Sure, I could’ve been a better blogger and rushed to type my thoughts after being flabbergasted (at IMAX size, no less) by James Gunn’s The Suicide Squad while it was still cool on opening weekend and before everyone decided it was “over” because it didn’t make $400 million at the box office, as if the HBO Max day-and-date release was never a mitigating factor. What else is there to say about a film so nakedly audacious about its primary objectives, so cocky about its body count in all the trailers and interviews, and so thorough in exceeding its dark-humored, extreme expectations? Besides adding that, yes, I too said “wow” and “YUCK” more times than I could count?
Thirteenth time’s nearly the charm for the long-running film series, which needed to make up for the ground lost by JJ Abrams’ 2013 superfluous Wrath of Khan remake. This time around the Powers That Be went with a different style of director — Justin Lin, mastermind behind four Fast and the Furious entries, including the one where nearly all the heroes teamed up and became the AAA Avengers with their very own Fast and Furious Cinematic Speedway. Lin knows a little about diving into established universes, and a lot about spectacularly timed whiz-bang action sequences. I assumed sight unseen that Star Trek Beyond would therefore have some of the best starship battle sequences in all of Trekdom (or at least it had better), but would he be capable of the kind of cerebral depth that the old-time fans demand from their Enterprise crew?
The worldwide phenomenon about two unique individuals from very different worlds — one who’s itching for justice, one who’s given some thought to law enforcement — passed $300 million this weekend at the U.S. box office and proved major studios are still capable of putting out product that can contemplate serious topics even while reveling in visual flair and not shying away from moments of intensity or even a few tears.
No, not the one with the angry costumed guys in it.
While my son is off living at college and my wife finds other things to amuse herself, my Wednesday nights have become one-man movie nights at home. I work an earlier shift that day, arrive home mid-afternoon, and watch stuff and things for a while. It’s a pleasure I’ve rarely afforded myself, as evidenced by the towering pile of unwatched DVDs and my slowly lengthening Netflix queue.
On Twitter I’ve not been one for constant live-tweeting, but a few months ago I spent one Wednesday live-tweeting my viewing displeasure of Batman and Robin at a friend’s suggestion. This past Wednesday I repeated the experience at absolutely no one’s suggestion with a fifty-cent Blu-ray rental of Ghost Rider: Spirit of Vengeance, starring Idris Elba, Ciaran Hinds, exactly one female, and Academy Award Winner Nicolas Cage as the notorious Marvel antihero. Collected below for posterity or whatever are the results of that experience.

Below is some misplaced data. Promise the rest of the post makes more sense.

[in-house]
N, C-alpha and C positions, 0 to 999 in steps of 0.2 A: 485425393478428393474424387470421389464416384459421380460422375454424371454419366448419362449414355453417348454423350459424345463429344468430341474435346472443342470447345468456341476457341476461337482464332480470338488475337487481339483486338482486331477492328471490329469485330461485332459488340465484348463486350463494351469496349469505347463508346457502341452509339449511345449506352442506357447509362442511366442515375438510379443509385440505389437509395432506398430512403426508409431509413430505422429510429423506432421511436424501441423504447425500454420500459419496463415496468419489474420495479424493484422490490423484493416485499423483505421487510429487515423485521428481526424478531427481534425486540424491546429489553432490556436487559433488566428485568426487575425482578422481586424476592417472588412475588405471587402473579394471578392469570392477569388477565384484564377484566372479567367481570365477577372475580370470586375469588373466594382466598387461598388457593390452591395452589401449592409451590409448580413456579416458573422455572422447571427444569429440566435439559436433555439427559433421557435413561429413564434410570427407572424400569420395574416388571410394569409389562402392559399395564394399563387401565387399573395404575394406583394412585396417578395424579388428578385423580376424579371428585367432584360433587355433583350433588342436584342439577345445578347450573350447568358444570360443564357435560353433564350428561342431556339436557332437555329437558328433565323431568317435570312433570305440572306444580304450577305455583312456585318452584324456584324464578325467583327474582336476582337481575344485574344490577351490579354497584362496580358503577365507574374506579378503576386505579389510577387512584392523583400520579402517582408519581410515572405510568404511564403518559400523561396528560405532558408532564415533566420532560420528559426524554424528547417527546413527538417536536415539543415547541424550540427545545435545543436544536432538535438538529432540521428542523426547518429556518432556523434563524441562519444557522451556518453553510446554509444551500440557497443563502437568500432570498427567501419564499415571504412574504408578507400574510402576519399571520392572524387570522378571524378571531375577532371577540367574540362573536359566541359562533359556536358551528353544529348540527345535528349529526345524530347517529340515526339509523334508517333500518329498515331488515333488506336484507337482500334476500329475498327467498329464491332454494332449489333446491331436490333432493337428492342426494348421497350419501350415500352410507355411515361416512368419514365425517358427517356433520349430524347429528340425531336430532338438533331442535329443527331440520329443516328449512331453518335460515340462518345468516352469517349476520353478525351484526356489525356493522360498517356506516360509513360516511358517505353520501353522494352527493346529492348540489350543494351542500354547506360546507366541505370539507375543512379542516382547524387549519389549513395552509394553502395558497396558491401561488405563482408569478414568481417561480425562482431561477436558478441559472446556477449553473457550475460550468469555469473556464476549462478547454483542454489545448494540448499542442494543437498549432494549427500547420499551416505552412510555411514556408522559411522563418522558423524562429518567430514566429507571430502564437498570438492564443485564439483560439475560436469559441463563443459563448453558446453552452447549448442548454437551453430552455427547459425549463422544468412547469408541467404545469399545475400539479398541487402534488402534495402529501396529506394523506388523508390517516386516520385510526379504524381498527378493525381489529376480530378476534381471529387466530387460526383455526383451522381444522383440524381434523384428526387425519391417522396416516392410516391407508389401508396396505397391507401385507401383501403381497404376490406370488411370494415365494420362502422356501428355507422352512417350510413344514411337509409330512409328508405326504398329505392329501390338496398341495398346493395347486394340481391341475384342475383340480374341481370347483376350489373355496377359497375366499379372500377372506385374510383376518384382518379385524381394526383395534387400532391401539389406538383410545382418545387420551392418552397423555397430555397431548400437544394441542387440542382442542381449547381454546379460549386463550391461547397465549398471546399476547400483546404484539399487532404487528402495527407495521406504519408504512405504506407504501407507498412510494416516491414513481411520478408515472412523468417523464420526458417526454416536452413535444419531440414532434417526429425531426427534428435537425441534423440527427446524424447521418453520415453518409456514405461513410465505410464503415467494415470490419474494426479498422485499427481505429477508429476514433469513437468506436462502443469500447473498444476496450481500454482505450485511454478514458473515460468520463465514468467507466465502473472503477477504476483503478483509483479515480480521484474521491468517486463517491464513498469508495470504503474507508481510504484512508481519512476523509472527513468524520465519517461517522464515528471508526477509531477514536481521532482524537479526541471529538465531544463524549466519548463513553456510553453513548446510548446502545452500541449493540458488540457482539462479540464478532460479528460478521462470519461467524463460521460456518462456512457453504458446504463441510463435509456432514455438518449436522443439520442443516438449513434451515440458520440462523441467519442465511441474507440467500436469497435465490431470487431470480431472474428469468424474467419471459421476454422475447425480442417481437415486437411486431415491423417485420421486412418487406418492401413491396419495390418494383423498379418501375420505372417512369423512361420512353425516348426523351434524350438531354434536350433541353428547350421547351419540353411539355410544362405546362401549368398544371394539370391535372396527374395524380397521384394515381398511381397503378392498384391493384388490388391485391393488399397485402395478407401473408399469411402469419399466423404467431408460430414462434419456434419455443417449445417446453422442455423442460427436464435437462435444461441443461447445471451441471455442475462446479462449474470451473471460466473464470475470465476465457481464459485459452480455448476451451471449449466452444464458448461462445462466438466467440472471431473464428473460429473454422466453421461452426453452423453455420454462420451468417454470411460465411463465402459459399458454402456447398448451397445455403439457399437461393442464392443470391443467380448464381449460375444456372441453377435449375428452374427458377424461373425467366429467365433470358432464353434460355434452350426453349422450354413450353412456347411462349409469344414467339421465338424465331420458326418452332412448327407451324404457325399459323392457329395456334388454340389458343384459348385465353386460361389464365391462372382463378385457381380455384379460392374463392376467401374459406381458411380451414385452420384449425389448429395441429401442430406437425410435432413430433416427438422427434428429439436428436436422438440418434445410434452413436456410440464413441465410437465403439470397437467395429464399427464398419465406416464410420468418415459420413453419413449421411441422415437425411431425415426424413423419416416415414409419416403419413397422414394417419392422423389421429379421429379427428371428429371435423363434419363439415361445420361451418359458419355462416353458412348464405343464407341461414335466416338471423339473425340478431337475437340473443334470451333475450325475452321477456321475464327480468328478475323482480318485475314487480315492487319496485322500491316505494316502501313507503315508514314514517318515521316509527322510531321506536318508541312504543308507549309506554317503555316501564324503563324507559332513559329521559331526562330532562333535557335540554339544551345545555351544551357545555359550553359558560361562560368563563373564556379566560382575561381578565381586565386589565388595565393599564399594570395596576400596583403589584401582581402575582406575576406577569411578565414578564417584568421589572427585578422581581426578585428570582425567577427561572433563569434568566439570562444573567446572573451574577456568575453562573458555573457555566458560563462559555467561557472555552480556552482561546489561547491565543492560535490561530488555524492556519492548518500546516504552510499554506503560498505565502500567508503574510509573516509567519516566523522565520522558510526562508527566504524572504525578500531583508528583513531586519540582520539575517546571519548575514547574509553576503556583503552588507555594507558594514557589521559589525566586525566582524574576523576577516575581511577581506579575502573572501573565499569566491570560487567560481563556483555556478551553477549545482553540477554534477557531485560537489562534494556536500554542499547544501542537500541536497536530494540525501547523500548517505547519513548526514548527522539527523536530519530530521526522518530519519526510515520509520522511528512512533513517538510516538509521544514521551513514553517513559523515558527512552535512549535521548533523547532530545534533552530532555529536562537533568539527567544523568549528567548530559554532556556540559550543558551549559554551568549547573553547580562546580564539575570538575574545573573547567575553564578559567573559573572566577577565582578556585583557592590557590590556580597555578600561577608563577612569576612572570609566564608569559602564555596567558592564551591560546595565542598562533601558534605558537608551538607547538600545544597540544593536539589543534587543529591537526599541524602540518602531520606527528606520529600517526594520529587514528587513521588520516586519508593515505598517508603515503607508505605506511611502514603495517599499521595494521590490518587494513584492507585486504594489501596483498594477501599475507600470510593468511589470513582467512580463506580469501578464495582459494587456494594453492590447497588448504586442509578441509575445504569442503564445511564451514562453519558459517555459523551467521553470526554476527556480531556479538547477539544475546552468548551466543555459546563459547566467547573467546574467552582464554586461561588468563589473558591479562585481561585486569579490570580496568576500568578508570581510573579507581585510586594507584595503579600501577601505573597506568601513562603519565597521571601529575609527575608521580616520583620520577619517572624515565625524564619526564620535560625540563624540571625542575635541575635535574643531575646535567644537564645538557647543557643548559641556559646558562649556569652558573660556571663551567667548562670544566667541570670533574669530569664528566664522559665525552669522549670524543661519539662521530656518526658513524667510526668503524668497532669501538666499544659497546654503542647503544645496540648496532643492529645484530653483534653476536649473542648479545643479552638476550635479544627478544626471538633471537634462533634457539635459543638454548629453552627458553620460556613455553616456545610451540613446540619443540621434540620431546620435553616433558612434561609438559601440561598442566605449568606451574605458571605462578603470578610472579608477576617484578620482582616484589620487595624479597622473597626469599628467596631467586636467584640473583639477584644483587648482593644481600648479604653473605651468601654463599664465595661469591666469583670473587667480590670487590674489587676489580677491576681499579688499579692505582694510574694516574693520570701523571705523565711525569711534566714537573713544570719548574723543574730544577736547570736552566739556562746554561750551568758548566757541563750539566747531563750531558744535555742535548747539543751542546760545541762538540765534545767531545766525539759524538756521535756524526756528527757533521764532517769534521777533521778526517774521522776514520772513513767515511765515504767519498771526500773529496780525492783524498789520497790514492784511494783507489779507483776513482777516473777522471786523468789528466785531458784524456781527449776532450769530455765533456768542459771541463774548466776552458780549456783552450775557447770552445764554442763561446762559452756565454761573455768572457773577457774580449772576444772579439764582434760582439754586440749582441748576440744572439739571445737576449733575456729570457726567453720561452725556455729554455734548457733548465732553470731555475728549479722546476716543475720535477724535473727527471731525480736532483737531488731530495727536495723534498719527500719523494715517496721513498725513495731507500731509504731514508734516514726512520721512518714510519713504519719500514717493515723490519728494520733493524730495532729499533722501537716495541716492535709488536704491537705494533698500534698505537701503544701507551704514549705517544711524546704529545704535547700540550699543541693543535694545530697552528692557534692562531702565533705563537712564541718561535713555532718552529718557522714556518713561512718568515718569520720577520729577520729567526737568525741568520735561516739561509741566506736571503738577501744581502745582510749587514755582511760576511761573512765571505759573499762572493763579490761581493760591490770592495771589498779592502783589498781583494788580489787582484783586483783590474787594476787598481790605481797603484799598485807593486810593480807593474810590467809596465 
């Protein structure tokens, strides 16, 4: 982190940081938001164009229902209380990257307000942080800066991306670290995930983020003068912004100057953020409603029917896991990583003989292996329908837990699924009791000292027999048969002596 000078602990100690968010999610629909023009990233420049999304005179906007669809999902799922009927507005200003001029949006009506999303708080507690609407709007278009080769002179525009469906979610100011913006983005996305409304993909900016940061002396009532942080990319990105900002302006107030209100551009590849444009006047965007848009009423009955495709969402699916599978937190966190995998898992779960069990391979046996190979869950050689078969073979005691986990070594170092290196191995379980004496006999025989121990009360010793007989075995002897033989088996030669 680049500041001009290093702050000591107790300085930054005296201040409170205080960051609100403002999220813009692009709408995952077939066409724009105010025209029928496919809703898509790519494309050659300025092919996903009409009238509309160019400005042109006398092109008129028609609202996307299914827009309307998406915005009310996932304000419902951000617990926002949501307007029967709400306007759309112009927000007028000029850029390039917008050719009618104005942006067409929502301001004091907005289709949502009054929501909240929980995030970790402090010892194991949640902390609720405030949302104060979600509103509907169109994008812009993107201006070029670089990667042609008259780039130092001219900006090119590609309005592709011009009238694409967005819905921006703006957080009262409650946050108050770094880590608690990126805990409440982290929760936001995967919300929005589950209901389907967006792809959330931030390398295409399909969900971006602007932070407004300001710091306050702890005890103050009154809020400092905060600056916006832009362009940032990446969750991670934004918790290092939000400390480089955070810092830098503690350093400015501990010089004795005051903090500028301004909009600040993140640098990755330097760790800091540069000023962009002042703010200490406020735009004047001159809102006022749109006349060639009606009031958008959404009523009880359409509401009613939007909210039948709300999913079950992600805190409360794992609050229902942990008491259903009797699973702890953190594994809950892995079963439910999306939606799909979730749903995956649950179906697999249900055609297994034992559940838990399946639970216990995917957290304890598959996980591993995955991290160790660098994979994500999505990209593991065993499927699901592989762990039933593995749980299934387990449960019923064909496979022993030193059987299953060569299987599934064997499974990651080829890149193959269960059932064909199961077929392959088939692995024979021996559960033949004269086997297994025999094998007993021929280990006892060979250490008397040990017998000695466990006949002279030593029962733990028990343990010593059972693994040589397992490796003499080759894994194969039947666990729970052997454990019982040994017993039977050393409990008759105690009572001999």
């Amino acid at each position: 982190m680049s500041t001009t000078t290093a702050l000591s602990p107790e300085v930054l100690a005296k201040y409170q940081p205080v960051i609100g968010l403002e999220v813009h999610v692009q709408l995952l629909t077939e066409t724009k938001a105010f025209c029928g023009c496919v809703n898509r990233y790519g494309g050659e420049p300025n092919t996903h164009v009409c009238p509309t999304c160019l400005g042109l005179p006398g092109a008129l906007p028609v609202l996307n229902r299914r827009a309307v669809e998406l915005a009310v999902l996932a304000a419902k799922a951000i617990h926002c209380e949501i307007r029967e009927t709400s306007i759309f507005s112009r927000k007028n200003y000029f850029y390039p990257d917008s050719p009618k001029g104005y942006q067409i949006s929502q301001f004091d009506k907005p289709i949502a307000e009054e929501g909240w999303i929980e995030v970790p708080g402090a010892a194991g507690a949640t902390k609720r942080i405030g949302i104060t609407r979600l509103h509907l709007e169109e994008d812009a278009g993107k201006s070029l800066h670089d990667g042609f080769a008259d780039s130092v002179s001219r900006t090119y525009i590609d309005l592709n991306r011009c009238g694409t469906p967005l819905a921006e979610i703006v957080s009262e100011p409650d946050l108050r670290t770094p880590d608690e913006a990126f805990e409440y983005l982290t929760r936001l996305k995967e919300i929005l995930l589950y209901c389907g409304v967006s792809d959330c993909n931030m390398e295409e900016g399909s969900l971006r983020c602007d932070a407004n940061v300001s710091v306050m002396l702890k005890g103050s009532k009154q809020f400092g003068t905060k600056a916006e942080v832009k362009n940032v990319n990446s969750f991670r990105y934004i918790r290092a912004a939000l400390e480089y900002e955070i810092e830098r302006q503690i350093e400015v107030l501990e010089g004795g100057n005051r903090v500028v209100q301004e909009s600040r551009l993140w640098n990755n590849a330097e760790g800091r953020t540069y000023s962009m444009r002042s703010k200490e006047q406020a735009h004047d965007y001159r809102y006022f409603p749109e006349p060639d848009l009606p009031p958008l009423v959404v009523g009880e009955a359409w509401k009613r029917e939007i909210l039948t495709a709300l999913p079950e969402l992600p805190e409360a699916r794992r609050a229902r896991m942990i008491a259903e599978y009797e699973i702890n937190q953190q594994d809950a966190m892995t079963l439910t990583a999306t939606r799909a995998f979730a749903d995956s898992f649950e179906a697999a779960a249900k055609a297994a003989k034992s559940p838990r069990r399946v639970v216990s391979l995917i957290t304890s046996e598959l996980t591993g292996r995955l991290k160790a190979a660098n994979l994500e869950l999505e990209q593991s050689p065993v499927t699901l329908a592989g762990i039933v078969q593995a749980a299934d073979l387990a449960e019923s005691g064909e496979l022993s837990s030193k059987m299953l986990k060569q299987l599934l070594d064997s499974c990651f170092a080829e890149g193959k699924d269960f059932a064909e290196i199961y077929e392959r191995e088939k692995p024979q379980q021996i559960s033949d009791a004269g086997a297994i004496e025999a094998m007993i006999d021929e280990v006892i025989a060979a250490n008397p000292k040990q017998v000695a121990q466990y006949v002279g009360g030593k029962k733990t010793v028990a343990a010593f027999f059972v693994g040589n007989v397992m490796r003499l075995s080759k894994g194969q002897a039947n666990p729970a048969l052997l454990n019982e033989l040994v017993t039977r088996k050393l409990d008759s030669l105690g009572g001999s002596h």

Midlife Crisis Crossover calls Pacific Rim the Best Men’s-Adventure Film of the Year!
So far, anyway. I’ll admit my opinion is skewed because I don’t watch every theatrical release. I certainly didn’t see 6 Fast 6 Furious, which might or might not be a five-star men’s-adventure flick for all I know, but the 6F6F trailers showed a sign of weakness: two female characters sharing a scene, even though it was a scene of angry pummeling. Not counting extras or one-line background fillers, I counted four female characters in all of Pacific Rim: two robot drivers; one of those drivers as a young girl; and, with 95% certainty, at least one of the monsters. None are onscreen at the same time, spaced apart by several men and minutes, just as you’d expect from an awesome boys-club tale of manly-man heroics.
From an audiovisual standpoint, the IMAX 3-D version of Prometheus was one of the most overwhelming, immersive experiences I’ve ever encountered. Beyond that, results varied. Possible spoilers abound, but nothing intense enough to require the services of my usual spoiler guardian.
I’ve only seen one full episode of Lost, but I got the impression from its viewers (haters who refused to stop watching as well as genuine fans) that they had to answer all the deepest questions themselves. Much of Prometheus was like that for my son and me. We liked its approach to the spiritual questions it raises, as well as the additional questions engendered by those questions in turn. In my experience that’s par for the course in any serious reexamination of What It All Means. Even if the movie’s answers and suggestions don’t remotely match mine, it’s intriguing to watch other people’s thought processes at work through the constructs built from their own set of evidence.
If we’d seen it on a smaller screen, I might’ve been more disappointed. Luckily for Prometheus, I have a hard time concentrating on aesthetics when my field of vision and my limited hearing range are in maximum sensory overload. Whenever vehicles crashed, it was like a full body massage as the whole theater vibrated with malevolence, and a special treat for my ears that cause such despair when they miss little sounds and entire conversations in everyday life.
As far as people go: Lisbeth Salander Prime was in top form as our main character. It’s refreshing to see a film where a character can wear a cross, stand their ground, and espouse non-Jewish religious views without being a source of intense comedic ridicule or die a grisly death. Granted, she’s the subject of mild comedic ridicule, but then there’s occasionally satisfying retribution in the form of grisly deaths. I also approve of her enduring the most excruciating of hardships while armed only with canned space epidural.